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Bounce Rate

What is bounce rate?

The bounce rate is the percentage of visitors who, after entering any of the web pages on our site, leave it without having taken any further action (neither visiting other pages on the site nor interacting with the content) and only report a page view.

Aware of the difficulty of attracting traffic to a site, when the visitor doesn’t interact with the content, we are missing out on a fantastic opportunity. The higher the bounce rate, the worse the visitor’s interaction with the website, and this is something that needs to be improved.

1. recommended bounce rate

The question you’re probably asking yourself right now is: What is the recommended bounce rate? And the answer is: It depends, because it’s impossible to give a clear answer to this question, as each specific market and sector means that the behavior of your visitors is very different.

There are sectors where visitors are likely to continue browsing the same site for more information, while in other sectors the typical visitor profile is that of a person who is looking for very specific information and, once they have obtained it, they don’t visit any other page.

But as a general rule, regardless of the type of buyer persona or sector, a bounce rate of around 50% would be a good figure.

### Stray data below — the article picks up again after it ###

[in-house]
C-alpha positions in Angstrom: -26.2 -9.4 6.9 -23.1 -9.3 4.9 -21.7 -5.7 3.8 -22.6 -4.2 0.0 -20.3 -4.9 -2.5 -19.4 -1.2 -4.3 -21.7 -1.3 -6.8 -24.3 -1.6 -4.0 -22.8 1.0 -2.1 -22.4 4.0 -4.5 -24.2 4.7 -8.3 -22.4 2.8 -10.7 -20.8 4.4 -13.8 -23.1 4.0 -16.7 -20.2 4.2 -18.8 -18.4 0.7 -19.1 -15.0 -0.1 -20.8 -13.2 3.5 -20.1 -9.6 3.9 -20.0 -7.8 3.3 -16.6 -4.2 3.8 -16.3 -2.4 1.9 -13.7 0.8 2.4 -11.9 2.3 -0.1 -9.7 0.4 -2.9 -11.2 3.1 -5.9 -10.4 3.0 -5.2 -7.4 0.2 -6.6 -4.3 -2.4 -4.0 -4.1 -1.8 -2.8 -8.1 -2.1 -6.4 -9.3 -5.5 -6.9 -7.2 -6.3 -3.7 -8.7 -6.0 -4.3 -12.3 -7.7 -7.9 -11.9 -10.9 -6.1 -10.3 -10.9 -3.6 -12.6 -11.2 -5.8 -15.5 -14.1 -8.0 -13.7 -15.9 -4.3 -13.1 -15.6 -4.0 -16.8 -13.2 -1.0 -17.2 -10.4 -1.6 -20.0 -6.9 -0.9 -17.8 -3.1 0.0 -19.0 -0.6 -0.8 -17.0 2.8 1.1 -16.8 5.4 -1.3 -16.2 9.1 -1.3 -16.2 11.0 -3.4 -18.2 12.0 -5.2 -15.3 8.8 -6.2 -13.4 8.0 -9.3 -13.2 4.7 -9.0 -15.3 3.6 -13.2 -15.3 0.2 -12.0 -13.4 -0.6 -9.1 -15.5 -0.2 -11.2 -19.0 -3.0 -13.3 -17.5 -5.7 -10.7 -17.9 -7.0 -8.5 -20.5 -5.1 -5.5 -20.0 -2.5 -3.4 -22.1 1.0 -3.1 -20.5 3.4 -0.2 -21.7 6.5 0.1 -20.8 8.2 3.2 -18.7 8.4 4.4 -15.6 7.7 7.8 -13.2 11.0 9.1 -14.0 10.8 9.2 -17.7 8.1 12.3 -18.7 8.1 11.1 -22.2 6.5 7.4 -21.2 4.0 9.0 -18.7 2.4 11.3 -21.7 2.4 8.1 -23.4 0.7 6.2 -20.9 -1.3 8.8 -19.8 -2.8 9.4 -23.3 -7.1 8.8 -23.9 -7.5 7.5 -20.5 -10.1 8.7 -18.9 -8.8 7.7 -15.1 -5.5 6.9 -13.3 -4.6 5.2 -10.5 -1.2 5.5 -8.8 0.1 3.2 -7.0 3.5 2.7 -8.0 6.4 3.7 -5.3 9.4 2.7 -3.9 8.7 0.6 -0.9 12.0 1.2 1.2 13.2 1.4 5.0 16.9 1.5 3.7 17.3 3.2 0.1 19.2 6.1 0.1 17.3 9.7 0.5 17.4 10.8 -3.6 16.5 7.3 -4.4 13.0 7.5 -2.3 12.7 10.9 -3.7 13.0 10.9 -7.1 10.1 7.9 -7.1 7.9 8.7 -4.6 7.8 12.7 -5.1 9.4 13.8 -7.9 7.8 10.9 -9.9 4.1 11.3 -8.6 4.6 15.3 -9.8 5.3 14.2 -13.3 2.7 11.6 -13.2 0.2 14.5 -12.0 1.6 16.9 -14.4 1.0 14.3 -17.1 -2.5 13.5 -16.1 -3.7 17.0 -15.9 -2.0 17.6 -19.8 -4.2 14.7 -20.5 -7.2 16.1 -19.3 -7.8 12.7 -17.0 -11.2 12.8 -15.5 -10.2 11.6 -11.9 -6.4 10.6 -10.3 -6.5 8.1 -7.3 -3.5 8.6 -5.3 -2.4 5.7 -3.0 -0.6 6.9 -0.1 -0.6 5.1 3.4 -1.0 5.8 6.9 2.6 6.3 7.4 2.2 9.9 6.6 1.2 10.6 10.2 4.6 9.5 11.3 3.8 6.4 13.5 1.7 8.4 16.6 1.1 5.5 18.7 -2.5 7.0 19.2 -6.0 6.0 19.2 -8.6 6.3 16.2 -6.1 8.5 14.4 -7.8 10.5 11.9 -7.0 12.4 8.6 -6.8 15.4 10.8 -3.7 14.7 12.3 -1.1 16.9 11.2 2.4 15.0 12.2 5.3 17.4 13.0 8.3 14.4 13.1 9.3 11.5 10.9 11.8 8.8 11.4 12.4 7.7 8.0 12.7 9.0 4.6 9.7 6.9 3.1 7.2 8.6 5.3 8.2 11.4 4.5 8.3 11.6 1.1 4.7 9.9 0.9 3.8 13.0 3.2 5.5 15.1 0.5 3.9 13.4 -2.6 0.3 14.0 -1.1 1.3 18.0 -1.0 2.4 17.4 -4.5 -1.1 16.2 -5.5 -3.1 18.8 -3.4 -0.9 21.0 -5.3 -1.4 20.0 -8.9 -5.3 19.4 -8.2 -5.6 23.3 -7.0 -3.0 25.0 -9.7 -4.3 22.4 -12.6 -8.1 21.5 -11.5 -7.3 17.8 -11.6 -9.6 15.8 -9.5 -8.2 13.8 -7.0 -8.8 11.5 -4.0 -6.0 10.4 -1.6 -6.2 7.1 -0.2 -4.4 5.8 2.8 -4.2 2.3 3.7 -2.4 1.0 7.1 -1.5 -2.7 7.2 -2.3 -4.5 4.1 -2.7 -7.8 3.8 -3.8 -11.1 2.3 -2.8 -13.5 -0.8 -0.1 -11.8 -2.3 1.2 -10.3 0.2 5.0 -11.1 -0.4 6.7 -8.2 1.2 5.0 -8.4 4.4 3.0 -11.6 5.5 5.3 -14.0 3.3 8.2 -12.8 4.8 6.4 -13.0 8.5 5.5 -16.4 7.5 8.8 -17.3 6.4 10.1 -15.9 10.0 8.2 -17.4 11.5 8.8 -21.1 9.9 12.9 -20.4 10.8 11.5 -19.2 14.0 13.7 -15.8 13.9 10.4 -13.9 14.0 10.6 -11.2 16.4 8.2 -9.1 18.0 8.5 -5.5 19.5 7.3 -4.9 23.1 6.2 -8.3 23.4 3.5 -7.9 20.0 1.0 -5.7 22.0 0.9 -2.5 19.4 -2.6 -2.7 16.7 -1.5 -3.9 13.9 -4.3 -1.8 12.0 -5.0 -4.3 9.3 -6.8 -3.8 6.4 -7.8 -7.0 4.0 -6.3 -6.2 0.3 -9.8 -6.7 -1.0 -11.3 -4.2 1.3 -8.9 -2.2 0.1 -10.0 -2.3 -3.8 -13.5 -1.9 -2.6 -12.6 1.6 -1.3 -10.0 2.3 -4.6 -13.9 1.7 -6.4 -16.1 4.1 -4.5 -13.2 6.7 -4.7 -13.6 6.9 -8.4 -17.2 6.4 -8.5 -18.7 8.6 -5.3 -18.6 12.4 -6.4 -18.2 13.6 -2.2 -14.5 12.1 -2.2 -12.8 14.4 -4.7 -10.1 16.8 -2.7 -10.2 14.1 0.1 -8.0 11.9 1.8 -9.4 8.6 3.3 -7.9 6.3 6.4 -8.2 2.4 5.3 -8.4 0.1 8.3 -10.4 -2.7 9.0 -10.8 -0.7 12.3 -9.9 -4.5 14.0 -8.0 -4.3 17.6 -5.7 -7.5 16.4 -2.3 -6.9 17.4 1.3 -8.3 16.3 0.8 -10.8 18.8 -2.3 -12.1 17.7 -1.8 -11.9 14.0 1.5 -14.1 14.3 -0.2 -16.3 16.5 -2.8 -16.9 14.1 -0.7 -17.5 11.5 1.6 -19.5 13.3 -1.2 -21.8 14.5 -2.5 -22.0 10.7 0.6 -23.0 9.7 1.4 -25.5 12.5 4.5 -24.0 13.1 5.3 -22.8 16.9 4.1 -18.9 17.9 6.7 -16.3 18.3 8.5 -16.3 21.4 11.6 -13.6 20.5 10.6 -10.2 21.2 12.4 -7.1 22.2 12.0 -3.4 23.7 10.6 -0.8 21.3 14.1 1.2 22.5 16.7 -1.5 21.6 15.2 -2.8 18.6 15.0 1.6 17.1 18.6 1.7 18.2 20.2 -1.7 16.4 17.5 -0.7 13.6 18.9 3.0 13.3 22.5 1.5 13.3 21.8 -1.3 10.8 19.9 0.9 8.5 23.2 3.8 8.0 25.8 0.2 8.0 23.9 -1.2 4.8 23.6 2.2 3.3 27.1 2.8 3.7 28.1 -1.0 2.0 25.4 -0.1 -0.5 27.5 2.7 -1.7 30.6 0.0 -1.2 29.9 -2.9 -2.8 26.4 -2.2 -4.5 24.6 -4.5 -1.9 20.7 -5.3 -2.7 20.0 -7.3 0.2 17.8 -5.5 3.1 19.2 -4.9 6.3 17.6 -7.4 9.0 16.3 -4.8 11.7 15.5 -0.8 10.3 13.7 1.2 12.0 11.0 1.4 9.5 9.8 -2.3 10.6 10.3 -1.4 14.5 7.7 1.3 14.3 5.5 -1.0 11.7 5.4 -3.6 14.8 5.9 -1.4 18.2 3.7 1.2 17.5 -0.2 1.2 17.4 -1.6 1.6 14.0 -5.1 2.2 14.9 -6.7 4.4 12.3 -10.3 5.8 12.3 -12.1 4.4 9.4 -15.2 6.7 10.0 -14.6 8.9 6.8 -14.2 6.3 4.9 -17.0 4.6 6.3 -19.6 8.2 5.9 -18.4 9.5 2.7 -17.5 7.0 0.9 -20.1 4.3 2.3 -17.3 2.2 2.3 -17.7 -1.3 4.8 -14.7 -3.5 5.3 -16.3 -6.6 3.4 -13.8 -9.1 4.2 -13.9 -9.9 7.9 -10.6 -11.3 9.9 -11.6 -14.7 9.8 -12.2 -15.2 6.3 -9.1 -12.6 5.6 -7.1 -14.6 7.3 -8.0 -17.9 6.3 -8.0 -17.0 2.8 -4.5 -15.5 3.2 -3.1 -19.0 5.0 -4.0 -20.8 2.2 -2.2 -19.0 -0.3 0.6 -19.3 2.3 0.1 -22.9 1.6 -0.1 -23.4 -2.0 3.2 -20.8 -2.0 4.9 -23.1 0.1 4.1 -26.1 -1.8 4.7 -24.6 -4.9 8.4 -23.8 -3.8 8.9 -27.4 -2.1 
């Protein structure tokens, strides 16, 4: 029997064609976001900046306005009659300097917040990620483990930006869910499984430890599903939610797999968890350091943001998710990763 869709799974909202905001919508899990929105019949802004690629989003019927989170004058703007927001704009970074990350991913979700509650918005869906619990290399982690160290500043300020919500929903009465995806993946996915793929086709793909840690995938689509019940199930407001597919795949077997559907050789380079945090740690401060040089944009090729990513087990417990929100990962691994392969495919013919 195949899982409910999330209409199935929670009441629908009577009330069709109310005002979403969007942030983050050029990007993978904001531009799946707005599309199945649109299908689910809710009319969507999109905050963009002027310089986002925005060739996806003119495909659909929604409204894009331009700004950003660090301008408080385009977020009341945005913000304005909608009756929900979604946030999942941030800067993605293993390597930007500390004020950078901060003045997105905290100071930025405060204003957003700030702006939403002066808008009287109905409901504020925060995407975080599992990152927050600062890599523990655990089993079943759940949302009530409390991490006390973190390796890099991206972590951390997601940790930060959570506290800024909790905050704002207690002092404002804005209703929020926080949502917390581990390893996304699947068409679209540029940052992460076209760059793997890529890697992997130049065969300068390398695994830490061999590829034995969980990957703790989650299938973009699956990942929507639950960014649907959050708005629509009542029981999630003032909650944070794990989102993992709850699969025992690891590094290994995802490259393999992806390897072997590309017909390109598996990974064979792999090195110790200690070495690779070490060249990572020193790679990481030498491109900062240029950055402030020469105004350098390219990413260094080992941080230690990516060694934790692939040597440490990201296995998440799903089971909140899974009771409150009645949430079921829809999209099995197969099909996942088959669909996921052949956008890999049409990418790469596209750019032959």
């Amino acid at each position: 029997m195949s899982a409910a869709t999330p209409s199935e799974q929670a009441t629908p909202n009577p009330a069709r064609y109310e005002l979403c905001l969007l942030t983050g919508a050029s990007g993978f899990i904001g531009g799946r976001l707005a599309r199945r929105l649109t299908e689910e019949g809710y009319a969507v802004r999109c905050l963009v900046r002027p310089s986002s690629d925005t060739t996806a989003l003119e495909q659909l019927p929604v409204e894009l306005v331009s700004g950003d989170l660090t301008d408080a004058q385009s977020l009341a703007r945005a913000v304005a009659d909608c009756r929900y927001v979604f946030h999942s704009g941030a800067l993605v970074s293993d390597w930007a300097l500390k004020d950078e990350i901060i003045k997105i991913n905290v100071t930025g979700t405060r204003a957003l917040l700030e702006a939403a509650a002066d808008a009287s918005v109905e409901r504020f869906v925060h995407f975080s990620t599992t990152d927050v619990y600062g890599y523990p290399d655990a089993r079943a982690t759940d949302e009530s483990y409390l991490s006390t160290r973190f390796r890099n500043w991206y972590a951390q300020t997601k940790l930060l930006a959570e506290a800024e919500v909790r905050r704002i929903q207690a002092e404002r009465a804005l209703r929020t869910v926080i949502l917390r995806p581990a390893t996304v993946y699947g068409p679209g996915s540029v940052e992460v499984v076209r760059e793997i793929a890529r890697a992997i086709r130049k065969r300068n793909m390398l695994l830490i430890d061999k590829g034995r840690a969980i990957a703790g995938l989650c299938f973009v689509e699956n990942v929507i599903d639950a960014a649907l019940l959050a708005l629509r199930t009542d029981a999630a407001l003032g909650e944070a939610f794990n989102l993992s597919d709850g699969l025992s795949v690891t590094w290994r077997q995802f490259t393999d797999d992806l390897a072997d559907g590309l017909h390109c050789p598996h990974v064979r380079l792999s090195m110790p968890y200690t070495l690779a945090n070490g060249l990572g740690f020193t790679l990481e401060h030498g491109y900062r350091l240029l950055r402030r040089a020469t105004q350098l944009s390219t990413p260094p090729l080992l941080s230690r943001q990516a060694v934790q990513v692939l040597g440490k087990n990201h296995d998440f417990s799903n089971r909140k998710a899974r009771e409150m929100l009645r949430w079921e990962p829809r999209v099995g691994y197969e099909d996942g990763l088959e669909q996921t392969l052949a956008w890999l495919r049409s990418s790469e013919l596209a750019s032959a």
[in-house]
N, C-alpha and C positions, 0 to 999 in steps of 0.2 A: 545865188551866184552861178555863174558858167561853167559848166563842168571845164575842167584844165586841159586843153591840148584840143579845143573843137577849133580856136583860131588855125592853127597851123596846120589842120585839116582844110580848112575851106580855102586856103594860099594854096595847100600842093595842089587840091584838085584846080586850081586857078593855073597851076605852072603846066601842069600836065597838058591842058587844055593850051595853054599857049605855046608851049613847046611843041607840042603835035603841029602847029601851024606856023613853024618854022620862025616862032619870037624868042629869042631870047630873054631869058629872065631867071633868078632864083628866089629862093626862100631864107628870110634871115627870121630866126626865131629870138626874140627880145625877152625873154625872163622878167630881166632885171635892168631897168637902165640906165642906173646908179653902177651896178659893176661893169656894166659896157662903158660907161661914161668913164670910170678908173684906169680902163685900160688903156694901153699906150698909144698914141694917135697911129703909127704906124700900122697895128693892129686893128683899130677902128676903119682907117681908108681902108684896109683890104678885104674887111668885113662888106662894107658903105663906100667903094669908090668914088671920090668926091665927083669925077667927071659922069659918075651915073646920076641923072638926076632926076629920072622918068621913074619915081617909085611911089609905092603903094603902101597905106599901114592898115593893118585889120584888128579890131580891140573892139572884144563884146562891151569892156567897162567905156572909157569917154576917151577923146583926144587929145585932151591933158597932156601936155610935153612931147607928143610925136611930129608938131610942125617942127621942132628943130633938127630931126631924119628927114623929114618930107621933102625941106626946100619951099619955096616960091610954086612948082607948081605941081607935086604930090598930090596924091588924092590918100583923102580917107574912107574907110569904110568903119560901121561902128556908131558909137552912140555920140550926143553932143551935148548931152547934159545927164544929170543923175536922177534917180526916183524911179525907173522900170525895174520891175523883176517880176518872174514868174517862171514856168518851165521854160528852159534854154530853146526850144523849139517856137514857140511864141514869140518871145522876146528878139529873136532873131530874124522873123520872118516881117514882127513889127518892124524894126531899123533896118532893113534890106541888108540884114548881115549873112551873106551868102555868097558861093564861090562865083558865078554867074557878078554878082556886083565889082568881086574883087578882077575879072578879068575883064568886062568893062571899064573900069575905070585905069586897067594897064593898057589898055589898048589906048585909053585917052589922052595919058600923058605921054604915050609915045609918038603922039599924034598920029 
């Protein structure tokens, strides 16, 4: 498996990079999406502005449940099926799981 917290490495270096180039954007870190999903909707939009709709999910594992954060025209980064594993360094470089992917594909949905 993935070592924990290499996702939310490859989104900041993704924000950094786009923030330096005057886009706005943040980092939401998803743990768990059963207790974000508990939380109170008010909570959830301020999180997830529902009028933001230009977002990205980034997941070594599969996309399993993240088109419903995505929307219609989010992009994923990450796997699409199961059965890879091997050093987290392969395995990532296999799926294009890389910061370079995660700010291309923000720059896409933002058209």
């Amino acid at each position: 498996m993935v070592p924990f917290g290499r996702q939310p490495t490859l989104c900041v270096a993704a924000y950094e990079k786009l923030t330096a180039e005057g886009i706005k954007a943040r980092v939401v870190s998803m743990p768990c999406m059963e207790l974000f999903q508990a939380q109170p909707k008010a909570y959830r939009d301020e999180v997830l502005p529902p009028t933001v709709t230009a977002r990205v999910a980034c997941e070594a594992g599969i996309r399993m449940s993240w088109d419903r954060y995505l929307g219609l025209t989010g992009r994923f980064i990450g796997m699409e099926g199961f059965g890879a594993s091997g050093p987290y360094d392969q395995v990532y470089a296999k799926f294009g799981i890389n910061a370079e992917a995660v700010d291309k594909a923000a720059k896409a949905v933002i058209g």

2. How to improve the bounce rate?

When analyzing your website’s metrics, the bounce rate should be a priority and should always be taken into account. If the bounce rate is too high, you should start working to improve it immediately. Here are some tips that will help you reduce the bounce rate and thus make better use of the visitors who come to your website:

  • Get rid of pop-ups and any other element that might annoy/disturb visitors while browsing.
  • Offer relevant, quality information so that they consume more content on the same visit.
  • Offer a clear and clean navigation menu, as this invites users to visit other pages on the same site.
  • The page should load quickly to avoid unnecessary waiting times.
  • Create links that open in a new window and you’ll be able to keep them on your site more easily.
  • Place CTAs, or calls to action, that take visitors to other pages on your site.

3. bounce rate in mass mailing

In the field of email marketing, the bounce rate is a very different metric. In email marketing, the bounce rate refers to the percentage of emails sent that could not be delivered to the recipients’ inboxes. There are two types of bounce:

Soft bounce: in this case, it is not a definitive (temporary) bounce and is due to the existence of a problem that can be resolved. The most common case is that the recipient’s inbox is full.

Hard bounce: this is a permanent bounce and indicates a problem on the email server or in the recipient’s inbox. The most common case is that the email address doesn’t exist (it is no longer available) or that it never existed (the recipient’s email address was entered incorrectly).

4. Improve the bounce rate on bulk mailings

If you get a very high bounce rate in email marketing campaigns, this can lead to various delivery rate problems and your emails could be considered spam by different servers. To avoid problems and reduce the bounce rate in your email marketing campaigns, you should follow these tips:

  • Avoid using old contact lists.
  • Clean inactive users from your lists.
  • Try to segment as much as possible, always before you have to send a newsletter.